OKLAHOMA CITY (KFOR) – As the nation’s border crisis continues to escalate, many in the Christian faith, which often emphasizes caring for those in need, are grappling with how to respond.

“There’s probably no issue that’s been more polarized than immigration,” said Steven Eng. “We’re [just] reminding people of what the Bible has to say about these issues.”

Over several months, cameras across the country have captured the chaos of migrants coming to the U.S in droves in search of refuge or asylum but bussed to confusion, instead.

According to U.S. Customs and Border Protection, a large number of individuals fleeing to the U.S. and attempting to cross the border are coming from Venezuela, Nicaragua, and Cuba.

Oklahoman Brenda Kirk with the National Immigration Forum told KFOR she recently led a group of evangelicals to the border to see the crisis for themselves and to discuss the importance of advocating in local communities.

She also said according to scripture, the Christian response is clear.

“Immigrants are on the move all over the world,” said Kirk, who serves as a consultant and regional organizer to the National Immigration Forum.

“And the scriptures are very clear that we are responsible for caring for the vulnerable,” she added. “Oftentimes when you hear Scripture that references caring for the orphan and the widow, what’s often left out when people reference those scriptures is that it also includes the immigrant or the foreigner.”

Kirk took a group of Christian leaders to the border earlier this summer to experience the crisis first hand.

“We hear illegal immigrants [well] people who are seeking asylum are not illegal.,” Kirk continued.

“It’s the U.S. law that when somebody presents themselves seeking asylum, that’s that they have to seek it once they get here. They can’t apply for asylum outside of the country. They have to present themselves at the border and request asylum.”

Evangelical Christians gathering in Bethany Tuesday at Southwestern Christian University to discuss advocacy for migrants on the move said they were looking for common ground.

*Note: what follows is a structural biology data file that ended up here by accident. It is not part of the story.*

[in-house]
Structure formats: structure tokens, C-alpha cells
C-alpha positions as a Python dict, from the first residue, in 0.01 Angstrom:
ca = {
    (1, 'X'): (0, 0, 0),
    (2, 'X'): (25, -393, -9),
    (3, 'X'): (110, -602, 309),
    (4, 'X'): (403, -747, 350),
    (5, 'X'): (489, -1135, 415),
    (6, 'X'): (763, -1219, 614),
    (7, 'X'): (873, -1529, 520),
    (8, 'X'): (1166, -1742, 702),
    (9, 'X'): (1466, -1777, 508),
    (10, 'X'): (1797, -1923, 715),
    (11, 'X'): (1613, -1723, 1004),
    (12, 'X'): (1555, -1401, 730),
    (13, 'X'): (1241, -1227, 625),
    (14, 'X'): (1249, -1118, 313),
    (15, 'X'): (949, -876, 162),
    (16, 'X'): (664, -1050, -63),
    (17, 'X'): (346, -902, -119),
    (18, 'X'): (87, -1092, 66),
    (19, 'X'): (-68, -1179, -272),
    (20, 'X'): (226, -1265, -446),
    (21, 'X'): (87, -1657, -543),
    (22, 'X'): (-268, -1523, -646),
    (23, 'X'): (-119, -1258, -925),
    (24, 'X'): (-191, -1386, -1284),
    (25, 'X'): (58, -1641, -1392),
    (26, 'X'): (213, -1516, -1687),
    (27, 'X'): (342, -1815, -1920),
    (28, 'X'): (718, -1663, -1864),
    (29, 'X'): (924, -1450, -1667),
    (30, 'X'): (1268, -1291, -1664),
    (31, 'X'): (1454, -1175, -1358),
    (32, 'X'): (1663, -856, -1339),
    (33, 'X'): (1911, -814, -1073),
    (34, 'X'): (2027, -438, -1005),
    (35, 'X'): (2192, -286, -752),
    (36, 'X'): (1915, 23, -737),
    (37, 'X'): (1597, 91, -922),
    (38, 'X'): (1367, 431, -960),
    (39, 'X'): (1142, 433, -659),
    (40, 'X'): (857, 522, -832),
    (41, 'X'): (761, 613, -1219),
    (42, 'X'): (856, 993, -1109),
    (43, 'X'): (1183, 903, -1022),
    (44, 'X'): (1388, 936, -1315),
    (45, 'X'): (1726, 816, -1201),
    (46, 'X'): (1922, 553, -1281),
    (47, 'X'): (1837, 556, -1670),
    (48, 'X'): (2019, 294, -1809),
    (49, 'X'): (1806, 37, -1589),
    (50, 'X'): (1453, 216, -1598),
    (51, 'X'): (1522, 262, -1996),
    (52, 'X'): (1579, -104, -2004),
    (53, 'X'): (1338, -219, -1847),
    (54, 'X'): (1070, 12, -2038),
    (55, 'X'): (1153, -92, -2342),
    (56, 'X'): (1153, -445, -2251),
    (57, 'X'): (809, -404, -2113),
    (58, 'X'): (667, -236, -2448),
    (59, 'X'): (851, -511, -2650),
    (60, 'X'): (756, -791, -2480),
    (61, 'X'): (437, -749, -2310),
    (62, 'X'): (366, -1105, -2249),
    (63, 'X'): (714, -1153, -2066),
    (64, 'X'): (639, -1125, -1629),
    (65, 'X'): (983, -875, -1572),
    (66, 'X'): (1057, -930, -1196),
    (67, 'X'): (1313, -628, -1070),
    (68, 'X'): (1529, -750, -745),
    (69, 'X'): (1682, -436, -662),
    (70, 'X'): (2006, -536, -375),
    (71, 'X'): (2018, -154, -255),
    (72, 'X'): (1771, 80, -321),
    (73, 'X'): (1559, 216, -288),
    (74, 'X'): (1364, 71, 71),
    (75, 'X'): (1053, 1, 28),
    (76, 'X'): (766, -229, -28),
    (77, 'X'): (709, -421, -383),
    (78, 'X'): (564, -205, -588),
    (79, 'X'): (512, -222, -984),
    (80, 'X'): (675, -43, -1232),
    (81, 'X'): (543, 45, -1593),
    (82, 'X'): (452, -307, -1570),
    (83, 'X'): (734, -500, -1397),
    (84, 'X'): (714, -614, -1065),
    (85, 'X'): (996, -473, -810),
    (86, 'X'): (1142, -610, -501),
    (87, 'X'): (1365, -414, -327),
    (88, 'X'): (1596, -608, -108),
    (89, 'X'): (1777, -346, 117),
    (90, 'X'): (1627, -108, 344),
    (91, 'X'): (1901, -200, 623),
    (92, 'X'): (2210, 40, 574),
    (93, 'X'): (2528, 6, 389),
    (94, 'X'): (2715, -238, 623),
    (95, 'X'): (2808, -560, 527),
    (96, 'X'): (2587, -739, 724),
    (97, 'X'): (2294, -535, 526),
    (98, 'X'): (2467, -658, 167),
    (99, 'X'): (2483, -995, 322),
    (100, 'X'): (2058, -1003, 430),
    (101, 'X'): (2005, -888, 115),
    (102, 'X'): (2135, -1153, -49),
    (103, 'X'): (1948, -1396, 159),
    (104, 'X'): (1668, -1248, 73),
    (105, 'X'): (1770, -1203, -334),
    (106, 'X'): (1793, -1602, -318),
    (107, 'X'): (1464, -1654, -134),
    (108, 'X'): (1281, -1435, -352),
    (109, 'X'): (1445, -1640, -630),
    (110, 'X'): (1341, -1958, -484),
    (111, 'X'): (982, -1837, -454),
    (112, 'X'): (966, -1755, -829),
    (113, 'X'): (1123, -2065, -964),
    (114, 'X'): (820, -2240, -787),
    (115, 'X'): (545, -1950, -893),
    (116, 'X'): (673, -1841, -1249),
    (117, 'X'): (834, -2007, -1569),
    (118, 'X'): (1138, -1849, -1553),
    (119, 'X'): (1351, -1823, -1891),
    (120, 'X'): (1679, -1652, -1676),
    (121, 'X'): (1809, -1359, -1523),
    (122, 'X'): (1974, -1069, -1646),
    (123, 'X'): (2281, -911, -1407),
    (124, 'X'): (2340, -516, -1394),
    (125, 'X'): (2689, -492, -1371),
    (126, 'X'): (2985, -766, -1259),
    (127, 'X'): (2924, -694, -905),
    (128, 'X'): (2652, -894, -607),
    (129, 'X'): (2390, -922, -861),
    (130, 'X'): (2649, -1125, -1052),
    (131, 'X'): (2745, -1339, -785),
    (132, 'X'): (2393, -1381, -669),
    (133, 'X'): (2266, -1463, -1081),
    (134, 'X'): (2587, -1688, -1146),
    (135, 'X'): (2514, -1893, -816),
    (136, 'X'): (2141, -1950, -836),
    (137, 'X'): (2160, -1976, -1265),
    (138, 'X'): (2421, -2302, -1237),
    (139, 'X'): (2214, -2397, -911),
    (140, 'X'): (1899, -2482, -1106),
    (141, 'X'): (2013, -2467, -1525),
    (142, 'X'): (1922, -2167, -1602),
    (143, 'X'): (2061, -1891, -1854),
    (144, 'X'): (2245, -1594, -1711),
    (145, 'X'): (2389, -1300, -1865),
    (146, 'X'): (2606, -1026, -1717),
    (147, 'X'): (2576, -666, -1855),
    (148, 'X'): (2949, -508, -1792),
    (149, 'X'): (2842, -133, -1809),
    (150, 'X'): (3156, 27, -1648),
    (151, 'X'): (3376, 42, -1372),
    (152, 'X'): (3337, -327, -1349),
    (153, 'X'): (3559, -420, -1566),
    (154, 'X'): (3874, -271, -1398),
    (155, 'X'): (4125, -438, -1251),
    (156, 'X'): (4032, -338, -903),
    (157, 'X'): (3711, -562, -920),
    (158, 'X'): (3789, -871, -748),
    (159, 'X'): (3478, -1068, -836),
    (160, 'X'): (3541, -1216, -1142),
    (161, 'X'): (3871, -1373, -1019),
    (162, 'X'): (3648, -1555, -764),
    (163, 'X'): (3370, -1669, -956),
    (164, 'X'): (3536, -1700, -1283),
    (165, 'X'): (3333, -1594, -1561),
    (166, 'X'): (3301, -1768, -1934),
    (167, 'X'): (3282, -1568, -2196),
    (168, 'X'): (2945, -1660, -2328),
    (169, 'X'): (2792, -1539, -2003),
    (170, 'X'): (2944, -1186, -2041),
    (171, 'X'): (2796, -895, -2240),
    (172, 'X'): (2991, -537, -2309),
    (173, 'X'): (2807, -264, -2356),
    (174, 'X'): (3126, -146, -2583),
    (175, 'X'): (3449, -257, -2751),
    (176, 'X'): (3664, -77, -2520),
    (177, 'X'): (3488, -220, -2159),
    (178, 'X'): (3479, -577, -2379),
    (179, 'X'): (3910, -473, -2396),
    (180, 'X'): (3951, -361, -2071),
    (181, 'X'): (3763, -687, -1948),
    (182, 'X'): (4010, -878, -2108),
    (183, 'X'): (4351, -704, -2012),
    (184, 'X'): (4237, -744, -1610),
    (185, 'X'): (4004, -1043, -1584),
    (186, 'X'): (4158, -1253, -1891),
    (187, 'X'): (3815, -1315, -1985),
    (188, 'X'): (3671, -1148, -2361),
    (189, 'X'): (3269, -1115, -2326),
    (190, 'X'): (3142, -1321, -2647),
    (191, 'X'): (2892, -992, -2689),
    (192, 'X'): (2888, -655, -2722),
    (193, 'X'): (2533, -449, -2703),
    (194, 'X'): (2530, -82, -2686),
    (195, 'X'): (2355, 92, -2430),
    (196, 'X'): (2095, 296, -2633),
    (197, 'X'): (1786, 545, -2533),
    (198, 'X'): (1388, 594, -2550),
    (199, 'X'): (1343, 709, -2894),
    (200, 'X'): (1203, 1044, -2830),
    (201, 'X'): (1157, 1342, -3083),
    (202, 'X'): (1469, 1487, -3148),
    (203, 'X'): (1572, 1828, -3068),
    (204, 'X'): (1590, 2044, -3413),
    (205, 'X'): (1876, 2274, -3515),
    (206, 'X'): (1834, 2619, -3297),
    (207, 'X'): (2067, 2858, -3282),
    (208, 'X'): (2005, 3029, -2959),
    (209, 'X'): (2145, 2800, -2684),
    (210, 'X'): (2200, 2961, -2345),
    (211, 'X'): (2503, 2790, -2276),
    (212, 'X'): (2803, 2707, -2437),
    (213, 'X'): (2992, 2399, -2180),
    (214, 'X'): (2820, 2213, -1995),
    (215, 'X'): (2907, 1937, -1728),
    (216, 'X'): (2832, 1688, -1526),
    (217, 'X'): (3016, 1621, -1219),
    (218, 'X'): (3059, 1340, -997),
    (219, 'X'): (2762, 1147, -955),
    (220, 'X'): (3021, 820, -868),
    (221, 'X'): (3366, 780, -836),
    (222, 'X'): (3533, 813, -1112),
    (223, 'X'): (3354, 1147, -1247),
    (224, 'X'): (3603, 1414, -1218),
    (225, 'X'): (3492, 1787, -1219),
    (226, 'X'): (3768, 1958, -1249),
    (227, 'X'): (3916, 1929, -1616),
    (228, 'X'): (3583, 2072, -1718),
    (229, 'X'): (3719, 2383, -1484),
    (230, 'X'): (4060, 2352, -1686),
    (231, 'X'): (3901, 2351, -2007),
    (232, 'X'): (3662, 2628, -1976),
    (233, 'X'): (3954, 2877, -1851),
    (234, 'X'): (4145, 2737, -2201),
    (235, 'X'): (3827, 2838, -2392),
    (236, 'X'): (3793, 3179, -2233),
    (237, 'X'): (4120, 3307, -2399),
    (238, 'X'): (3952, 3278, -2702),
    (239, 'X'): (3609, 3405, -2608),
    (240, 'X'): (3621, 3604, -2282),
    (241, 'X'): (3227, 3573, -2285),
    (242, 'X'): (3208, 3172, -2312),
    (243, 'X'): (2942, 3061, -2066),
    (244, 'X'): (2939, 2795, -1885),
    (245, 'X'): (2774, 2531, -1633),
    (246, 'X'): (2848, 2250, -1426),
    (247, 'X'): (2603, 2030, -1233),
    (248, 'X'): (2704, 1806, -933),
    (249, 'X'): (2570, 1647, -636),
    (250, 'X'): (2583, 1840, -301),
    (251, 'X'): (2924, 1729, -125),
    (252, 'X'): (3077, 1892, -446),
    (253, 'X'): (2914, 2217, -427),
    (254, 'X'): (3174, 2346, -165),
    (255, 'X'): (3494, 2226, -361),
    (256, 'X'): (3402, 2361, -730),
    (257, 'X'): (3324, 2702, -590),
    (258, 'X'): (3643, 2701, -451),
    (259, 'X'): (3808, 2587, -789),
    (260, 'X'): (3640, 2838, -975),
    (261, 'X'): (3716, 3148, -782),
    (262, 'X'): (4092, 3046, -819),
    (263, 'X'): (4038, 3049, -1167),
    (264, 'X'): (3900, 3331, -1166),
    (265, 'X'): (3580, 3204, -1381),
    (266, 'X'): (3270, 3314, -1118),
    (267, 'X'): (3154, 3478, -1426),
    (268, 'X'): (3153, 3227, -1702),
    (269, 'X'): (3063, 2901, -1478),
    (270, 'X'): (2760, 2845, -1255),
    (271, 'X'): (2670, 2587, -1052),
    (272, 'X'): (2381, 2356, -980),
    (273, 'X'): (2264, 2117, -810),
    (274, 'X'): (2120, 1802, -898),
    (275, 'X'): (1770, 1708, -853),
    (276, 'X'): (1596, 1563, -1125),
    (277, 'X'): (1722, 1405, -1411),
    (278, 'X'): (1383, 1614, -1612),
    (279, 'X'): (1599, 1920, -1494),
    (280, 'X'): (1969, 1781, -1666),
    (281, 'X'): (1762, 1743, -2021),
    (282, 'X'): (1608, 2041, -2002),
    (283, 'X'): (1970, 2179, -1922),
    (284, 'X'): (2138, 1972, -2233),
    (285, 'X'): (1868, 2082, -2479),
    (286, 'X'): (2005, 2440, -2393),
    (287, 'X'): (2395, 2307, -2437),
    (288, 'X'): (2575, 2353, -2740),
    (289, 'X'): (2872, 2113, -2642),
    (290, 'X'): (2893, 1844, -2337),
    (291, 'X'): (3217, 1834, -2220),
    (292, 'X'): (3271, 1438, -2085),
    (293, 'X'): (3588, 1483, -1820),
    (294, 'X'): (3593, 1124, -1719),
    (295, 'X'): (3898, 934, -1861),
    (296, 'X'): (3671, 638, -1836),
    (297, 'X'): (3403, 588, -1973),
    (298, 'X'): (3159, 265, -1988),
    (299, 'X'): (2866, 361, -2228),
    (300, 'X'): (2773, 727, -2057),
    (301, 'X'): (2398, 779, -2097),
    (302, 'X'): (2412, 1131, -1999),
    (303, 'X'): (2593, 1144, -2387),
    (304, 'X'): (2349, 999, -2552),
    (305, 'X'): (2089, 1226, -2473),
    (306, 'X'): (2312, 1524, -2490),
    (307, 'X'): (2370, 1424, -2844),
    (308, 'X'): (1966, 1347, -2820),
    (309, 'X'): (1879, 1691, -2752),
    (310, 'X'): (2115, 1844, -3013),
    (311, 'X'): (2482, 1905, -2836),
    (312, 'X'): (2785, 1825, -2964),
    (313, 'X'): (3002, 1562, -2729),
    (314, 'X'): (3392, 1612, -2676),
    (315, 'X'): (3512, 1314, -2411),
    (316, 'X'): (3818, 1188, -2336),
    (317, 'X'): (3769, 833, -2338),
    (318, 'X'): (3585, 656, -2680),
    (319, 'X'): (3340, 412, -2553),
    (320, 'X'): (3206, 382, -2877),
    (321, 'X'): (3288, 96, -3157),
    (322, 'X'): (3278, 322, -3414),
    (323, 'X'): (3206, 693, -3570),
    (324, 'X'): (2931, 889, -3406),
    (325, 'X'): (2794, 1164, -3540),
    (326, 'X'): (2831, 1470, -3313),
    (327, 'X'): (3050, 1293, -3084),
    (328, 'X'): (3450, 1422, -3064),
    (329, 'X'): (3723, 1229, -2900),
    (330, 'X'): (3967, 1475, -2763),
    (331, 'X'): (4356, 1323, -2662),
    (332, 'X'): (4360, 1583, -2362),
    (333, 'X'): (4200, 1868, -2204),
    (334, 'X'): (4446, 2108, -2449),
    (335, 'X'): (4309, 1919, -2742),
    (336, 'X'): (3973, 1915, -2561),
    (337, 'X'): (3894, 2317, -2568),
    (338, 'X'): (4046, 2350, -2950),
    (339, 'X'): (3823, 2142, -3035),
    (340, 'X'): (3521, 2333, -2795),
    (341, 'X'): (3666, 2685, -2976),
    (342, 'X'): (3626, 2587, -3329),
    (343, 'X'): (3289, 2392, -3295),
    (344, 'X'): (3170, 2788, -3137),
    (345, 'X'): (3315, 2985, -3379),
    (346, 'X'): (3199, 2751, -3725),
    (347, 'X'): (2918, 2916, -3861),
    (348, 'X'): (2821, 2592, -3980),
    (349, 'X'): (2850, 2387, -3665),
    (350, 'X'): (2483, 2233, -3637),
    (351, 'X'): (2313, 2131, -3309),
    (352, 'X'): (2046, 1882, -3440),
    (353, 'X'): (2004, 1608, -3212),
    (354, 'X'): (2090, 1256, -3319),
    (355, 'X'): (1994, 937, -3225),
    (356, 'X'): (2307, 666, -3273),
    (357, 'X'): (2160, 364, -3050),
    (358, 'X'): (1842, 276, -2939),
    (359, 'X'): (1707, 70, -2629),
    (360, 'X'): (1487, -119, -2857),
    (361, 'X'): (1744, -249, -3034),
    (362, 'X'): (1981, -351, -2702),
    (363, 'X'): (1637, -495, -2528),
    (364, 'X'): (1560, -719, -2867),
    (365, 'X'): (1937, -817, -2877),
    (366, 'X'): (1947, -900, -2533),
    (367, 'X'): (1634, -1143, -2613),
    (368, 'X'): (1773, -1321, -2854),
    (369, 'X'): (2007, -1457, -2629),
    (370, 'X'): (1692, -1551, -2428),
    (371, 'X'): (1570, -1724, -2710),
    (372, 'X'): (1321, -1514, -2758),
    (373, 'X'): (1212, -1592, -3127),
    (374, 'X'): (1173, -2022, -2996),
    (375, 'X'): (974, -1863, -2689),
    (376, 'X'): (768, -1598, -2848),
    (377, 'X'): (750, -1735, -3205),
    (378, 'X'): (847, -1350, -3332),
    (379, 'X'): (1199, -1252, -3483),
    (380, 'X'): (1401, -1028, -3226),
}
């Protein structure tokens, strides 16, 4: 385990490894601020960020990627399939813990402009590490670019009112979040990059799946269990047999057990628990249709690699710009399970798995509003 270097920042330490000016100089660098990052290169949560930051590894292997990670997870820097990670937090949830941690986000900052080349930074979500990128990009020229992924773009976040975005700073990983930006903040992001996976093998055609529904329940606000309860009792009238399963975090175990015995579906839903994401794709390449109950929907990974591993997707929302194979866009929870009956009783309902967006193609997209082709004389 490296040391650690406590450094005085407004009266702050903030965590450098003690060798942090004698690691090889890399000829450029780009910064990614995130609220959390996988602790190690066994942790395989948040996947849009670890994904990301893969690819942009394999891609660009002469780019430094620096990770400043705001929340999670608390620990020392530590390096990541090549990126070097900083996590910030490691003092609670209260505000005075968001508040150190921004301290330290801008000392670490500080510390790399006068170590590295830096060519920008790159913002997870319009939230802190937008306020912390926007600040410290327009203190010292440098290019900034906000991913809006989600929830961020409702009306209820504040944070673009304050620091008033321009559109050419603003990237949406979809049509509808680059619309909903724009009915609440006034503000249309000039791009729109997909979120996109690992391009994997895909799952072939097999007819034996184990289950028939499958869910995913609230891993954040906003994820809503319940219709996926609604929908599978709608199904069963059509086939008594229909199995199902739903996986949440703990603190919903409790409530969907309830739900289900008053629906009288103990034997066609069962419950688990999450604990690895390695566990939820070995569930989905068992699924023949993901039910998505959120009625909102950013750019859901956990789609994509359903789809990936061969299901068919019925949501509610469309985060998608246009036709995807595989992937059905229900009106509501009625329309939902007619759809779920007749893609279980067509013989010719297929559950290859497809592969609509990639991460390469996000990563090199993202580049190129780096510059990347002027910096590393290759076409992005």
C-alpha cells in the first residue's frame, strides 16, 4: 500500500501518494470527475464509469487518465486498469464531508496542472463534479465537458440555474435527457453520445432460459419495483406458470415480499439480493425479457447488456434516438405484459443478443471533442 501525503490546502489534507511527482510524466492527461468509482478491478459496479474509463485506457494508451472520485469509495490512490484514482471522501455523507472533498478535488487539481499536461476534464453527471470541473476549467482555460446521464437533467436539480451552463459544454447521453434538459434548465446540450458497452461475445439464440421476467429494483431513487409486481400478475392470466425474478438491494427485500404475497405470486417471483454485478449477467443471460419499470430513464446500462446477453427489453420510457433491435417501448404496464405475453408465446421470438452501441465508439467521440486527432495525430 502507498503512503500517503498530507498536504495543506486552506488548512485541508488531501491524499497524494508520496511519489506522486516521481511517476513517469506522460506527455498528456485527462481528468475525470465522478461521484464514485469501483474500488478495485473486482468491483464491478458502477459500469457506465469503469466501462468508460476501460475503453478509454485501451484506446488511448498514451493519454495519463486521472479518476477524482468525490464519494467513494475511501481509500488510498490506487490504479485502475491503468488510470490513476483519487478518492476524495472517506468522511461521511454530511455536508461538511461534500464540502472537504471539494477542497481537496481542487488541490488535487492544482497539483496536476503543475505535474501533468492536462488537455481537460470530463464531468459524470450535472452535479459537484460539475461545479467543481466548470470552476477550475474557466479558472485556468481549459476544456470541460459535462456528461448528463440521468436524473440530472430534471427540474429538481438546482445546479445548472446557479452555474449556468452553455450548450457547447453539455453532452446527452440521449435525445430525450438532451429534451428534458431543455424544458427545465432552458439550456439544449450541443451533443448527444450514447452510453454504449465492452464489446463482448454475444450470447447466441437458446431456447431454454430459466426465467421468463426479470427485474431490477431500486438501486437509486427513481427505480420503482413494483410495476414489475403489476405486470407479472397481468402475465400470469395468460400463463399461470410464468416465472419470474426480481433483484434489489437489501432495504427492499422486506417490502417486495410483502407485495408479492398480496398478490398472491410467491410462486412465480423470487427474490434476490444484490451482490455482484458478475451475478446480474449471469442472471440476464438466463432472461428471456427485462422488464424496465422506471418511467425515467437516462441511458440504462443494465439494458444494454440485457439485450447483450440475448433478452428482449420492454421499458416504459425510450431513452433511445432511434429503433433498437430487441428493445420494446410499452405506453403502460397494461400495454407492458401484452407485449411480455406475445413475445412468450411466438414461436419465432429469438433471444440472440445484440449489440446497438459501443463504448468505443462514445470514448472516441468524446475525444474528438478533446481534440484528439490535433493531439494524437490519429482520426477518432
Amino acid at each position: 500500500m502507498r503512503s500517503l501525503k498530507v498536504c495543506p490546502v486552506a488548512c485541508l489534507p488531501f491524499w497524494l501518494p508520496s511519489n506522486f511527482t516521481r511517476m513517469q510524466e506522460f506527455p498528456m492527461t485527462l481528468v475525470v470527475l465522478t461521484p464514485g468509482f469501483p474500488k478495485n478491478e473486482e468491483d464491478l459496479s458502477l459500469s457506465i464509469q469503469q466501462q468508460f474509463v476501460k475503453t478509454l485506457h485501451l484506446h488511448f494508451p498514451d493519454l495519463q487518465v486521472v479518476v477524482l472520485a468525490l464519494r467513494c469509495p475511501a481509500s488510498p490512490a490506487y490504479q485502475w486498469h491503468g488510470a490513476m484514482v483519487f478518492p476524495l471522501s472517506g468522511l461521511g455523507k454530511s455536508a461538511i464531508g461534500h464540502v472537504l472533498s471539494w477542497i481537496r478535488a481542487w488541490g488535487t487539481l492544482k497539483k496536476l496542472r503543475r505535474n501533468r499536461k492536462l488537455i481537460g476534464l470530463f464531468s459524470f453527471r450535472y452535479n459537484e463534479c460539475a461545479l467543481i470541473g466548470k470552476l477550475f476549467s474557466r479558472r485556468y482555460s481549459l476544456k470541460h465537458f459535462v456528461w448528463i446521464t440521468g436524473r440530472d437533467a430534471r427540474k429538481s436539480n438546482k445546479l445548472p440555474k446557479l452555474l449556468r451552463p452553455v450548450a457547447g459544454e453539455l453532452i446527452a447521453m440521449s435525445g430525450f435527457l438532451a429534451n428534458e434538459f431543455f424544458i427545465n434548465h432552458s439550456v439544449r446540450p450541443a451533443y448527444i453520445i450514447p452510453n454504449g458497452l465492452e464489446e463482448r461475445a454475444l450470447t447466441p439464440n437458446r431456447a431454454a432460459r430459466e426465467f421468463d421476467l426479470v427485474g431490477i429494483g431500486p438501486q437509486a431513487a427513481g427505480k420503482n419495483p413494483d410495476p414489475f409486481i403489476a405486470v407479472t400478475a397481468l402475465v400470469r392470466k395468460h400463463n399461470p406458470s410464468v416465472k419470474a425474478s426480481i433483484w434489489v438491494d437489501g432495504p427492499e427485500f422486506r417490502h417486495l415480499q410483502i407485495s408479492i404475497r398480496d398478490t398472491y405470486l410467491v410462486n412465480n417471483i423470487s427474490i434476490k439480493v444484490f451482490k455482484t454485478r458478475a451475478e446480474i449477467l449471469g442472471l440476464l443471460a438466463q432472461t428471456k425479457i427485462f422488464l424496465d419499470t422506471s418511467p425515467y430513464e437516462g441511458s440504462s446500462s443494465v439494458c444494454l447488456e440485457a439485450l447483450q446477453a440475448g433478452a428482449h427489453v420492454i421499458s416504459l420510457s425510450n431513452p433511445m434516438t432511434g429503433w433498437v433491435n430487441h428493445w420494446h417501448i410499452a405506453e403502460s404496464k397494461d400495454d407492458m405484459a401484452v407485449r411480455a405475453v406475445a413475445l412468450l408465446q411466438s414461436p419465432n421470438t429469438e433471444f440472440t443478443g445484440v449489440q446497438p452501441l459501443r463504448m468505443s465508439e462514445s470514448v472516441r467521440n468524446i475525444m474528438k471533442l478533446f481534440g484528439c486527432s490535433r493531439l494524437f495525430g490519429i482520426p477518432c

Steven Eng said he represents the policy work of the National Association of Evangelicals and mobilizes advocates nationwide and has partnered in ministry with the marginalized for 30 years as an ordained pastor with The Evangelical Covenant Church.

“We’re really focusing on areas where we think there’s broad bipartisan support. And I think there’s probably no issue that’s been more polarized than immigration,” said Eng.

“[We’re] reminding people of what the Bible has to say about these issues [and] there is probably a lot more consensus than what we see in the media,” he continued.

“People who are immigrants are not liabilities or pawns for the political system, but are really gifts in and of themselves. [They’re] people and they’re created in God’s image,” he continued, also saying Tuesday night’s forum would address ways for Christians to use Biblically-based advocacy to help low-income families and workers, immigrants, refugees and other vulnerable populations.

But the Evangelical community is split on its perspective.

In an email Tuesday, local pastor and former candidate for Oklahoma governor Dan Fisher said “the U.S. is a nation of laws”:

“There is a legal process for entering the US.  Any entrance in violation to those laws is by definition – illegal.  We certainly care for the plight of others, but a country that does not maintain its borders is no country at all.  Every American citizen understands this principle.  That’s why we personally have locks on the doors to our homes, cars, etc.  If not, we would most likely be robbed blind.  The idea of wide-open borders is insane.”

Pastor Dan Fisher, Co-Pastor Fairview Baptist Church, Edmond, OK

Brenda Kirk said she believes it’s possible to show Christian compassion while adhering to border security.

“We need to have border laws that work well for for the safety of this country,” she said. “If you believe the Bible [is] direct from God, I don’t see how we could not have compassion.”